China’s ‘predatory pricing’ hurting Indian Industry

Origami Dragon by Origamiancy

From FT: HT Economists View

India’s Federation of Chambers of Commerce and Industry said on Sunday that a survey of 110 small and medium-sized manufacturers found that about two-thirds had suffered a serious erosion of their Indian market share over the past year, because of cheaper Chinese products.

In its statement, FICCI said the Chinese imports were between 10 and 70 per cent cheaper than comparable Indian products, a price differential that it said was “huge and difficult to explain”. Amit Mitra, the FICCI’s secretary-general, said Indian industries were being hurt by “typical Chinese predatory pricing” intended to drive rivals out of business so that Chinese companies could capture the market – and then raise prices to more normal levels.

Customer’s Perspective

While Chinese manufacturing is structurally cheaper than Indian manufacturing, the cost advantage doesn’t explain the difference in price alone. In most cases, if it is cheaper, then it is poor quality as well.

Most customers know about the cheap quality and if they are still buying, that means the difference in quality doesn’t matter to them.

This is true for things like decorative lights that need to be used once a year for Christmas or Diwali. Since, you have to use it just once in a year; it doesn’t matter if it doesn’t work after that. Our family works on that philosophy and I am sure many others do too.

Customers seek quality in things that are slightly more durable in nature. Like a mobile phone, you really don’t want a cheap mobile phone, if you have to replace it every three months and that is where quality matters. Same is true for washing machines and televisions and probably that is the reason you don’t see a lot of TV or Washing Machine manufacturers complain about Chinese competition.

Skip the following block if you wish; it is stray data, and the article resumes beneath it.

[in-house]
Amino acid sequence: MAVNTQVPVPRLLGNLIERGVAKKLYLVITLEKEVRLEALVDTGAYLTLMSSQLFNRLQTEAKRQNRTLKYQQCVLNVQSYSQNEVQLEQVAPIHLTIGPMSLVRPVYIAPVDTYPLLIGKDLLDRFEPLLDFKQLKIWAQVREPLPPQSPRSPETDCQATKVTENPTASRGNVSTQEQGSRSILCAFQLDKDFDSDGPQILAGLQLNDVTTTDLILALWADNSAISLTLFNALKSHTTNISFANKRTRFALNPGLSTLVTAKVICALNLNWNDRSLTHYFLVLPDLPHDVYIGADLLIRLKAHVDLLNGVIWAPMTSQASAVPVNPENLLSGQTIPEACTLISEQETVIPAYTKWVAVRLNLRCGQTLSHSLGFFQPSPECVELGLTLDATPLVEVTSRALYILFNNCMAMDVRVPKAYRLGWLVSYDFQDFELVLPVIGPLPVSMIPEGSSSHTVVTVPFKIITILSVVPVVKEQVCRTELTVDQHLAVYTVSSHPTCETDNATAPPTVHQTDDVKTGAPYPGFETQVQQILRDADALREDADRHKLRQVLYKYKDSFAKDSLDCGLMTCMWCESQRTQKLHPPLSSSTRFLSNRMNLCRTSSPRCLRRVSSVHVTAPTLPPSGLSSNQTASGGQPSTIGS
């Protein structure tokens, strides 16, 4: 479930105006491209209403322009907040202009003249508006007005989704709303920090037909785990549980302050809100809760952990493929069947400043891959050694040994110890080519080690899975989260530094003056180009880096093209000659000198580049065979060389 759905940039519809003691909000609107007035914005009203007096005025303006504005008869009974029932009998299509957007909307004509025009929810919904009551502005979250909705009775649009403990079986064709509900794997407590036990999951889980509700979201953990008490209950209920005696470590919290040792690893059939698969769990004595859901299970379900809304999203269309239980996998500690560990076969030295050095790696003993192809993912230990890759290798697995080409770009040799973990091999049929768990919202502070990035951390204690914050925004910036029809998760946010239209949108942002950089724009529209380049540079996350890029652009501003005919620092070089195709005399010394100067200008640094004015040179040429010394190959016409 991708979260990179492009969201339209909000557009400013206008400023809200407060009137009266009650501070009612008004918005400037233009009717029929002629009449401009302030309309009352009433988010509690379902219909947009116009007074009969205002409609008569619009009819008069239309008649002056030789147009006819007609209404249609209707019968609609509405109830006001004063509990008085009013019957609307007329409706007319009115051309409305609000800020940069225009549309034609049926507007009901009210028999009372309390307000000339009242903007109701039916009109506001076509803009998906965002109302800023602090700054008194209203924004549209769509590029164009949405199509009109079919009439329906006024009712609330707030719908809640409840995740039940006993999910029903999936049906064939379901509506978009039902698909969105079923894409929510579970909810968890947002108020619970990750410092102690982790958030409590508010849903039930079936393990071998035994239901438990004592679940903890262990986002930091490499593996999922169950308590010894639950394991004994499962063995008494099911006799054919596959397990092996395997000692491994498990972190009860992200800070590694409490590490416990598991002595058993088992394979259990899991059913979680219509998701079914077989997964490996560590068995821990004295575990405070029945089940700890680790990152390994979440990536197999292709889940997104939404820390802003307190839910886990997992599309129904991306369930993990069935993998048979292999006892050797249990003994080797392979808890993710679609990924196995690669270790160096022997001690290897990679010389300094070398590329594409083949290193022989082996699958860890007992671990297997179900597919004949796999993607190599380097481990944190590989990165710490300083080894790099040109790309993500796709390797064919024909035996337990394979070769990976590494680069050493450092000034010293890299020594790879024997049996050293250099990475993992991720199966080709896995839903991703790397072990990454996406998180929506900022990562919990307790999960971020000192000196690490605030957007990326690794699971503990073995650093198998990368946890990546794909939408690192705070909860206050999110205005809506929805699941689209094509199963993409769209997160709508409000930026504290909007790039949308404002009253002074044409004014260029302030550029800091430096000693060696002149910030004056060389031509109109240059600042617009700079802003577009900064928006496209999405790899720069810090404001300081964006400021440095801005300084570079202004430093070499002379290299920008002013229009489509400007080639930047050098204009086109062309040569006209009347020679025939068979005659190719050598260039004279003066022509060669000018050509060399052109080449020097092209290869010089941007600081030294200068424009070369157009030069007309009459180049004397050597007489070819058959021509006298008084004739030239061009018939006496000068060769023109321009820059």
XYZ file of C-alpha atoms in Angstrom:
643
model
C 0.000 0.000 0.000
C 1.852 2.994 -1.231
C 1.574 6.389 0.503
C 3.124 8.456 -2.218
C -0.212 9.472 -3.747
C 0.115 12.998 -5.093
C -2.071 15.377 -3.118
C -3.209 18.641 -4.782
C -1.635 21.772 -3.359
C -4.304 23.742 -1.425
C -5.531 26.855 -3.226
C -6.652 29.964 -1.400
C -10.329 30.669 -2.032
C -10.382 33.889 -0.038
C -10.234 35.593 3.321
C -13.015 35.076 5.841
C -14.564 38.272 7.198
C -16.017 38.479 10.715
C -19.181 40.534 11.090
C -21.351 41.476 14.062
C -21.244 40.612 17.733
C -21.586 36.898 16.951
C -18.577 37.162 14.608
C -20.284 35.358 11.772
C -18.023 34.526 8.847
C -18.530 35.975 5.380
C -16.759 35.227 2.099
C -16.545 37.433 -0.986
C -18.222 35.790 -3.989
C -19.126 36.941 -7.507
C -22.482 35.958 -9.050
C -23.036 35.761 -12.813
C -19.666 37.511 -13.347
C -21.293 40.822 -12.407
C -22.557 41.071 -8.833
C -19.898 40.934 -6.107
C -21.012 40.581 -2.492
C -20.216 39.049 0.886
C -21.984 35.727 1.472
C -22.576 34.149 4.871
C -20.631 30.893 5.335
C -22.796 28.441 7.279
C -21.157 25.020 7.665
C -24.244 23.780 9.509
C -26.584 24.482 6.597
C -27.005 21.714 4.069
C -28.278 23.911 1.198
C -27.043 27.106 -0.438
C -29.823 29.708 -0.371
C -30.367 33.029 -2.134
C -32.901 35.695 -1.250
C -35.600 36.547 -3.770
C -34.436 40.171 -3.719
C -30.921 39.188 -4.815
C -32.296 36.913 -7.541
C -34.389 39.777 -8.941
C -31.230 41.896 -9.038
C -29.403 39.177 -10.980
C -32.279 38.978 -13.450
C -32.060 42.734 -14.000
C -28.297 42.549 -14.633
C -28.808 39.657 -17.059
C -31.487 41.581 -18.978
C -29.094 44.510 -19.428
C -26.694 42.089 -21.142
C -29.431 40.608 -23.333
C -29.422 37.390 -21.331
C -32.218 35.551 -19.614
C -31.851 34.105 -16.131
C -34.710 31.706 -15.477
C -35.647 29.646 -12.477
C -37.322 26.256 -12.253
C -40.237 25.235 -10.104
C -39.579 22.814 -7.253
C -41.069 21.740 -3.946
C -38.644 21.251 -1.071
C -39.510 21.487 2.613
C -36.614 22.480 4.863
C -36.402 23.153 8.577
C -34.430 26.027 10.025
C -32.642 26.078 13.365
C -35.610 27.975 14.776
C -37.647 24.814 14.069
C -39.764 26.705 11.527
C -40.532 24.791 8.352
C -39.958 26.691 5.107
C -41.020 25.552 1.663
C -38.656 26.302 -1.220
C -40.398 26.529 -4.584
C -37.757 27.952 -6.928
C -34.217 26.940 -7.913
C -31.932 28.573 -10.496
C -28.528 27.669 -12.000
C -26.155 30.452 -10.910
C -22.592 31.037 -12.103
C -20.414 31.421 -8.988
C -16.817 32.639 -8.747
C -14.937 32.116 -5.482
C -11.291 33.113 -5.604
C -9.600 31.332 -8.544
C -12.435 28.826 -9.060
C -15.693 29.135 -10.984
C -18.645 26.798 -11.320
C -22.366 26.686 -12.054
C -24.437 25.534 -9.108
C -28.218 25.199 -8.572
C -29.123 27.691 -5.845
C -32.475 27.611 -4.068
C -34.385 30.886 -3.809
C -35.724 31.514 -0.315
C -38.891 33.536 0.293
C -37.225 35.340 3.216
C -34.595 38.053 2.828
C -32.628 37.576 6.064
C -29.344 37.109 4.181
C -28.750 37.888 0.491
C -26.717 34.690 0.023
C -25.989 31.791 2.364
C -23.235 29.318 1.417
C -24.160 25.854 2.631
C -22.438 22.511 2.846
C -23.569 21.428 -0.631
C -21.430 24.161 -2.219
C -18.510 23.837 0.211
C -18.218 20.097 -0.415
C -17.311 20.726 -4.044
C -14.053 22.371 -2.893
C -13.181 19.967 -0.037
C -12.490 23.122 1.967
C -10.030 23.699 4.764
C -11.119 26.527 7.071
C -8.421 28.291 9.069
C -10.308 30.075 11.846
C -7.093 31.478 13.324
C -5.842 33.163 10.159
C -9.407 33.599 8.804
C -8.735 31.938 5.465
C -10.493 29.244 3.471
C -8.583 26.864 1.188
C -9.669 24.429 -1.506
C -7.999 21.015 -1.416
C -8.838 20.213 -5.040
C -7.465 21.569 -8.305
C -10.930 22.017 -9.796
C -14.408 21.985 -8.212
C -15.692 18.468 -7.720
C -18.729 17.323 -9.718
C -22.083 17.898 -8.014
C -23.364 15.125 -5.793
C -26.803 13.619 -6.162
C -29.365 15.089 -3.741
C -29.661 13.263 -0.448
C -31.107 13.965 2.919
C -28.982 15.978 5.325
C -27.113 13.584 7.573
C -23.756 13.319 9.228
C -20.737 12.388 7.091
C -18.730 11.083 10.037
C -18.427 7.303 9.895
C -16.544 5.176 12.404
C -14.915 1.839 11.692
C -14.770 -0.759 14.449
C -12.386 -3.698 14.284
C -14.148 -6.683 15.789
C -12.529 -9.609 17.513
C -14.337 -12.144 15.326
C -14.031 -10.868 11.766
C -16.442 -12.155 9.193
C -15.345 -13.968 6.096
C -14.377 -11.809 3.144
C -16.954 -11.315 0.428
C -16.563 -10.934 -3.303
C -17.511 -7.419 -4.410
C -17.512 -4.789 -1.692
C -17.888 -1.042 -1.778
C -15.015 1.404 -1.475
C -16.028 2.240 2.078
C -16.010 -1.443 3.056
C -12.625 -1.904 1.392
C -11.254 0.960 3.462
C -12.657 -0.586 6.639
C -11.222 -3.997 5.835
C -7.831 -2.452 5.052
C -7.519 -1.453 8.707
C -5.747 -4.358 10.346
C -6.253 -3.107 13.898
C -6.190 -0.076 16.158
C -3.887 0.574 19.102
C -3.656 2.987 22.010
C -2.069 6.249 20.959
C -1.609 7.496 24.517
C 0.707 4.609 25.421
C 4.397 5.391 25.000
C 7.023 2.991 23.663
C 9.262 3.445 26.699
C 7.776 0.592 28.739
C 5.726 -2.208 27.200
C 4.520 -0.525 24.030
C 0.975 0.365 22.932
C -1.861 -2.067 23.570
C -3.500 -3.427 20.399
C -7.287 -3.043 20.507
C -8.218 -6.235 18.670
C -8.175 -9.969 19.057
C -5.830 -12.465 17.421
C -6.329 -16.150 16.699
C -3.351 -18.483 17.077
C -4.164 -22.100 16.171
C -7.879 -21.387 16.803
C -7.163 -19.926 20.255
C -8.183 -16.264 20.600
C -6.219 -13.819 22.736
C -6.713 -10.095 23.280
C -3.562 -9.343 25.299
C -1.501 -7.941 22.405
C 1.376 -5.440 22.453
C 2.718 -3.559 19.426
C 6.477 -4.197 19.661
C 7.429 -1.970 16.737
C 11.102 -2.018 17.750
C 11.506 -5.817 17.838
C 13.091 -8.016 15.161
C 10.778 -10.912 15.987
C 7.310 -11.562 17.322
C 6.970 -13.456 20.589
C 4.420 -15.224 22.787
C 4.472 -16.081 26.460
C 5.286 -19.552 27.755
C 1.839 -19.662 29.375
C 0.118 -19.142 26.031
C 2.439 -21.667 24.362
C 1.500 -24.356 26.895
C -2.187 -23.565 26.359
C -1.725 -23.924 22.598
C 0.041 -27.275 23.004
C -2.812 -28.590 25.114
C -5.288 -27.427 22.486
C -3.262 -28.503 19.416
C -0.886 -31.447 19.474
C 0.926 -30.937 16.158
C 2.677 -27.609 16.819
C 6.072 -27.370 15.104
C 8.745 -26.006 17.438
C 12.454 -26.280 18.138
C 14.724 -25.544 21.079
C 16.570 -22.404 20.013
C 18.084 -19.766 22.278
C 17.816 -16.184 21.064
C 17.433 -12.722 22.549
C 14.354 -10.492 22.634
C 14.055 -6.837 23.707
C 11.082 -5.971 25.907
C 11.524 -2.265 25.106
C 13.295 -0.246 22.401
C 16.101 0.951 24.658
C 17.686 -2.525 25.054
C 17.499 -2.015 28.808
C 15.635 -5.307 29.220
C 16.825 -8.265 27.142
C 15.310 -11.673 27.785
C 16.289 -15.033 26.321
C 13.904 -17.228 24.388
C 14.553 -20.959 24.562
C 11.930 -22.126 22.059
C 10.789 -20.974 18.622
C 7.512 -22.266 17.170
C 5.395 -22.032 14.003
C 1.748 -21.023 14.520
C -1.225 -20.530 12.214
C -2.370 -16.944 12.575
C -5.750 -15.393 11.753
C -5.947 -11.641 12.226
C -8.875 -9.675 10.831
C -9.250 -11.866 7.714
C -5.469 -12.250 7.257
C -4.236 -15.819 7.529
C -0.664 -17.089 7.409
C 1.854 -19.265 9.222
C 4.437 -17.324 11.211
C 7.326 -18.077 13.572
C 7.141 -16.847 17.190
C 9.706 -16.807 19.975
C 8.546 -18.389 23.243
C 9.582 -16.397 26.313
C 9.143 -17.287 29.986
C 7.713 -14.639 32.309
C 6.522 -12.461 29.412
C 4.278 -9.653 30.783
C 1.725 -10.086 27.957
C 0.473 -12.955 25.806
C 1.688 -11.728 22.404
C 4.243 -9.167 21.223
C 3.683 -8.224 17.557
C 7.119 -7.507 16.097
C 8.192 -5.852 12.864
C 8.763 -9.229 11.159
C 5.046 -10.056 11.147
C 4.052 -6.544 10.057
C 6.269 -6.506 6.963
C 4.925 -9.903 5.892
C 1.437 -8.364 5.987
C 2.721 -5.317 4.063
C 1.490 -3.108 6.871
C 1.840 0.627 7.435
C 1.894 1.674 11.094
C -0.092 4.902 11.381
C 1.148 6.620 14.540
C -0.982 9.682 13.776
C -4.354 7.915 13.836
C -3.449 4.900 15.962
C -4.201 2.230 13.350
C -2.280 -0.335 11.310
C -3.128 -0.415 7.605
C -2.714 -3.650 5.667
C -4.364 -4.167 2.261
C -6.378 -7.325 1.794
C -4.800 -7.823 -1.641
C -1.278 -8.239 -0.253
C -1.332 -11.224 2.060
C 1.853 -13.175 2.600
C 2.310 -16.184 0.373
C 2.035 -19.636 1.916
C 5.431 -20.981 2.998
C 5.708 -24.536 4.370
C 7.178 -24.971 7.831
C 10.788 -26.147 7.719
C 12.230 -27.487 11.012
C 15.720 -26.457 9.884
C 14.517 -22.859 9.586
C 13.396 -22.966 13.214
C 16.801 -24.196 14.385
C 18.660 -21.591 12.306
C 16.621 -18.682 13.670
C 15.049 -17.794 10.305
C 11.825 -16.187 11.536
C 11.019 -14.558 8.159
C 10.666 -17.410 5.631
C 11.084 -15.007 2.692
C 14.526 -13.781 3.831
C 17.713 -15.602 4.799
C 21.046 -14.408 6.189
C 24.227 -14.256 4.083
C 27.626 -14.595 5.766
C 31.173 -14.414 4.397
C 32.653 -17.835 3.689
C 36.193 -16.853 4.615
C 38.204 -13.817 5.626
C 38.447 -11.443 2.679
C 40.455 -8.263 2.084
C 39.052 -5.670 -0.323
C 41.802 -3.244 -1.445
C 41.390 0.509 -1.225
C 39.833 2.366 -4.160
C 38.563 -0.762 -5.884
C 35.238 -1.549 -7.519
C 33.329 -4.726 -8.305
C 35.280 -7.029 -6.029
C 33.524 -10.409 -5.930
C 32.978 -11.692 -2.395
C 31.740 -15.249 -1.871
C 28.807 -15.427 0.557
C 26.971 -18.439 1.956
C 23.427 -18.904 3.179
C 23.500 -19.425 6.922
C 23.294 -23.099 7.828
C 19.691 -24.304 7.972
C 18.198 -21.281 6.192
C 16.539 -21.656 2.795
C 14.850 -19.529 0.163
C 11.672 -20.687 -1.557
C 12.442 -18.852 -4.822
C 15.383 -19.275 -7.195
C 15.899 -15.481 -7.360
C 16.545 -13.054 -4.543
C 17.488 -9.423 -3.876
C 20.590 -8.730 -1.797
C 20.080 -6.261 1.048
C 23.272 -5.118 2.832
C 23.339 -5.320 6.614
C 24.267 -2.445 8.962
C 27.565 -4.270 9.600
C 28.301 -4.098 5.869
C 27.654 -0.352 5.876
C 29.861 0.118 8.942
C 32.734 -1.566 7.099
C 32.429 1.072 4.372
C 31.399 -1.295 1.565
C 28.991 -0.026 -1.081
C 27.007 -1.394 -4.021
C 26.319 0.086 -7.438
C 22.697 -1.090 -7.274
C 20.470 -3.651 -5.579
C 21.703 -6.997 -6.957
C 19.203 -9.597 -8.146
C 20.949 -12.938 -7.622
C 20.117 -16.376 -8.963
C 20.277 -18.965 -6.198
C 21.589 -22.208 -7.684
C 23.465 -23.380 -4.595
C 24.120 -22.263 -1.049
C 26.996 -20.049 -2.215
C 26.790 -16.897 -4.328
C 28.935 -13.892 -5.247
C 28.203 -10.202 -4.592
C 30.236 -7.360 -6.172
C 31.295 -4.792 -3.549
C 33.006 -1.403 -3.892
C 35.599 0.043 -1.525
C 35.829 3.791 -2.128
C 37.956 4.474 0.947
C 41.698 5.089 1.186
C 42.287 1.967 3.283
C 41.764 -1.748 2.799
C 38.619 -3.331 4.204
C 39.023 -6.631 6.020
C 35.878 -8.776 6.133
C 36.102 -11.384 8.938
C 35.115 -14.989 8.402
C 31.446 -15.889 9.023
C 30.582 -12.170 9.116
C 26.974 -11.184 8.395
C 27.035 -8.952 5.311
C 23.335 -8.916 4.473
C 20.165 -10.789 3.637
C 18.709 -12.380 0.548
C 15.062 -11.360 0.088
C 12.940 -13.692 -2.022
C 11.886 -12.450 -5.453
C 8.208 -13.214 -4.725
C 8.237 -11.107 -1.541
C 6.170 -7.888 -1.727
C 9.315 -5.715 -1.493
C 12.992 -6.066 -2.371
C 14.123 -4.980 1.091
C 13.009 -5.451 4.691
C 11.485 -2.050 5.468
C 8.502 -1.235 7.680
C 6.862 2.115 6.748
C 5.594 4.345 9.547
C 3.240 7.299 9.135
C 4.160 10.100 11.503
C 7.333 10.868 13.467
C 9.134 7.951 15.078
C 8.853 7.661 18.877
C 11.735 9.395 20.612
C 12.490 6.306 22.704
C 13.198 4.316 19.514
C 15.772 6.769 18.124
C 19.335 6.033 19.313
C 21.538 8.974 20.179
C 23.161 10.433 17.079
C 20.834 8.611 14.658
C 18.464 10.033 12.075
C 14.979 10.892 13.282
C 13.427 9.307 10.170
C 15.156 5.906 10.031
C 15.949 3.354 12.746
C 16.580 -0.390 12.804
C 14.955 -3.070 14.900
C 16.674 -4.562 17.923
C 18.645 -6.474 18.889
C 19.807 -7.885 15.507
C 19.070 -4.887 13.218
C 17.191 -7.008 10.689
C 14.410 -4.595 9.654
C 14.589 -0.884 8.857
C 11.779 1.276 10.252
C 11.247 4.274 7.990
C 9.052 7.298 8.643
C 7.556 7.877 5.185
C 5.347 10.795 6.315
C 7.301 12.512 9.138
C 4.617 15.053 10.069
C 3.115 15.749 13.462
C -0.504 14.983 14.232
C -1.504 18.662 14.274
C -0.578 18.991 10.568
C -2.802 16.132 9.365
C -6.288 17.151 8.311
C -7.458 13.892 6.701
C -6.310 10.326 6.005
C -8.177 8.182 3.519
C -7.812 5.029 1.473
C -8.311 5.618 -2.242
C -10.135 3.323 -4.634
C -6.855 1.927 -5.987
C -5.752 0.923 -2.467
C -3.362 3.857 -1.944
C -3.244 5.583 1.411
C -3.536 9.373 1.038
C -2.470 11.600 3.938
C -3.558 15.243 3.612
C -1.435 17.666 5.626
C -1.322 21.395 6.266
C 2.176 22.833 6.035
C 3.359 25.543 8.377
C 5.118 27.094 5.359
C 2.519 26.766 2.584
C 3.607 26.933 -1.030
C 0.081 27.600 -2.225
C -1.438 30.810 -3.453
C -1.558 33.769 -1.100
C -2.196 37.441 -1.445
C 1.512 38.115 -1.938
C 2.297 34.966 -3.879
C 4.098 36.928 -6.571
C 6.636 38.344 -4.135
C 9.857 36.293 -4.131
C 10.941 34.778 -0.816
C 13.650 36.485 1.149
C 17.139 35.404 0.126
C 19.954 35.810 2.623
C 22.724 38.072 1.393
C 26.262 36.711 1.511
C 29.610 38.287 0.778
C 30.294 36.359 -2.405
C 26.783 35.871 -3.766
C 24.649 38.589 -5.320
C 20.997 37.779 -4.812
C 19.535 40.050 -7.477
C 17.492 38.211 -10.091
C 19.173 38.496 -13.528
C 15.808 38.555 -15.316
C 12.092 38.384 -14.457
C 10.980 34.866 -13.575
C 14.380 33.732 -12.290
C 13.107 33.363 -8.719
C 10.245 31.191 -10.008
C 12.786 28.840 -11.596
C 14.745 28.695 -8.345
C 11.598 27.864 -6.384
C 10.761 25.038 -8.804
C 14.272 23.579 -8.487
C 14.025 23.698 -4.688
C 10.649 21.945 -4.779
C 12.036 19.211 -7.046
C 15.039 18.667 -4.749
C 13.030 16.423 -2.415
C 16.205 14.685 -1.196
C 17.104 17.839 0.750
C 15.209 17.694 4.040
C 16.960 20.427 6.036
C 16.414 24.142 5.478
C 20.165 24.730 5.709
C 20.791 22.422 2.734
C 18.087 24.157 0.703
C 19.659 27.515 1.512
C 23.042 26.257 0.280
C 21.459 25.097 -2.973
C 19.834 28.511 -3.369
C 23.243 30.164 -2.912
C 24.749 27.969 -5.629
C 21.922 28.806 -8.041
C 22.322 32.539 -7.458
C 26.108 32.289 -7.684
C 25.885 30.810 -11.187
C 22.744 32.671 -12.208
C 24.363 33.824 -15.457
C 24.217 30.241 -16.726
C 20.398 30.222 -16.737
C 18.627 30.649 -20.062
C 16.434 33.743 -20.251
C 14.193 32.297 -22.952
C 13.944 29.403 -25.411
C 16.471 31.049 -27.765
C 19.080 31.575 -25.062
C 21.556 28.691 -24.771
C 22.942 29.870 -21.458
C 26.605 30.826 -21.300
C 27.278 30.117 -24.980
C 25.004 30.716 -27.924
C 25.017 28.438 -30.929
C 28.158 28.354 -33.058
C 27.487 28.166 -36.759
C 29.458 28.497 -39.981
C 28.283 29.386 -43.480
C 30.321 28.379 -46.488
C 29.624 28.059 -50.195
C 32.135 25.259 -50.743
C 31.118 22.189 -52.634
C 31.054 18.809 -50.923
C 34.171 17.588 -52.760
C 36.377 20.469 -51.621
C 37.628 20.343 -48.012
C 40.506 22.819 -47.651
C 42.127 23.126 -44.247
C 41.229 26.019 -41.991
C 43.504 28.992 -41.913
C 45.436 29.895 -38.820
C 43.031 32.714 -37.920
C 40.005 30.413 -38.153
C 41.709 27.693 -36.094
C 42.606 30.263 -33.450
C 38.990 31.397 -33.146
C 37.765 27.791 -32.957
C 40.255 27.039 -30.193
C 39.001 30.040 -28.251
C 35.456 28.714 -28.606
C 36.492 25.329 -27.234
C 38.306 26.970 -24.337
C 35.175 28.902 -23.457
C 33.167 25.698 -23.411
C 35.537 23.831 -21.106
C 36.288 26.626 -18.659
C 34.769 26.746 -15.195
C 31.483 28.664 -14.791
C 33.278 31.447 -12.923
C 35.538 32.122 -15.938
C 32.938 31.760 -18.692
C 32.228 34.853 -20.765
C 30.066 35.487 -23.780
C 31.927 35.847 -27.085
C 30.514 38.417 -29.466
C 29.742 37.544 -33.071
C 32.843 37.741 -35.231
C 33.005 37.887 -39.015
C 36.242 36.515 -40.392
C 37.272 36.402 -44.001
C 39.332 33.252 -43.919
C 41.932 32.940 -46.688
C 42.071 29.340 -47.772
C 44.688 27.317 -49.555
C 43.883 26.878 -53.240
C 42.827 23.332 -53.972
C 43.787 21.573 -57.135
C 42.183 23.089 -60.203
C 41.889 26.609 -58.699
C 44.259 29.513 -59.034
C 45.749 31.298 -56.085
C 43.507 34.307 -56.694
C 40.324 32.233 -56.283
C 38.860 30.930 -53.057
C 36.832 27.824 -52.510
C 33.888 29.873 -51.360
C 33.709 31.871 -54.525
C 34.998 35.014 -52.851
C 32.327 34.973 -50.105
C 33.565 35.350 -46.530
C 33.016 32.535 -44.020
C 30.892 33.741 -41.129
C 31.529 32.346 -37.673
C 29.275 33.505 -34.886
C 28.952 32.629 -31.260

Manufacturer’s Perspective

From the perspective of manufacturers; not all manufacturers complain about Chinese competition. When the ban on Chinese toys was imposed, a lot of Indian manufacturers complained about it. They were sourcing from Chinese companies and then branding it under their own names or assembling the final goods and selling it. So, because of the ban, they were not able to source goods from China and then resell them and it hampered their business too. So, in that respect, the FICCI statement just shows one side of the story.


Indian companies are competing with multinationals many times their size in global markets. They are doing well in difficult markets and some have even set up shop in China. During recessionary times, it is tempting to fall back on protectionist measures, and countries all over the world are doing it. There is no reason to protect industries at home, if we want to develop a sector that can compete at the global level.

Rationalizing labor laws, providing tax incentives and improving infrastructure are the right ways to compete with China and not protectionist garbage.

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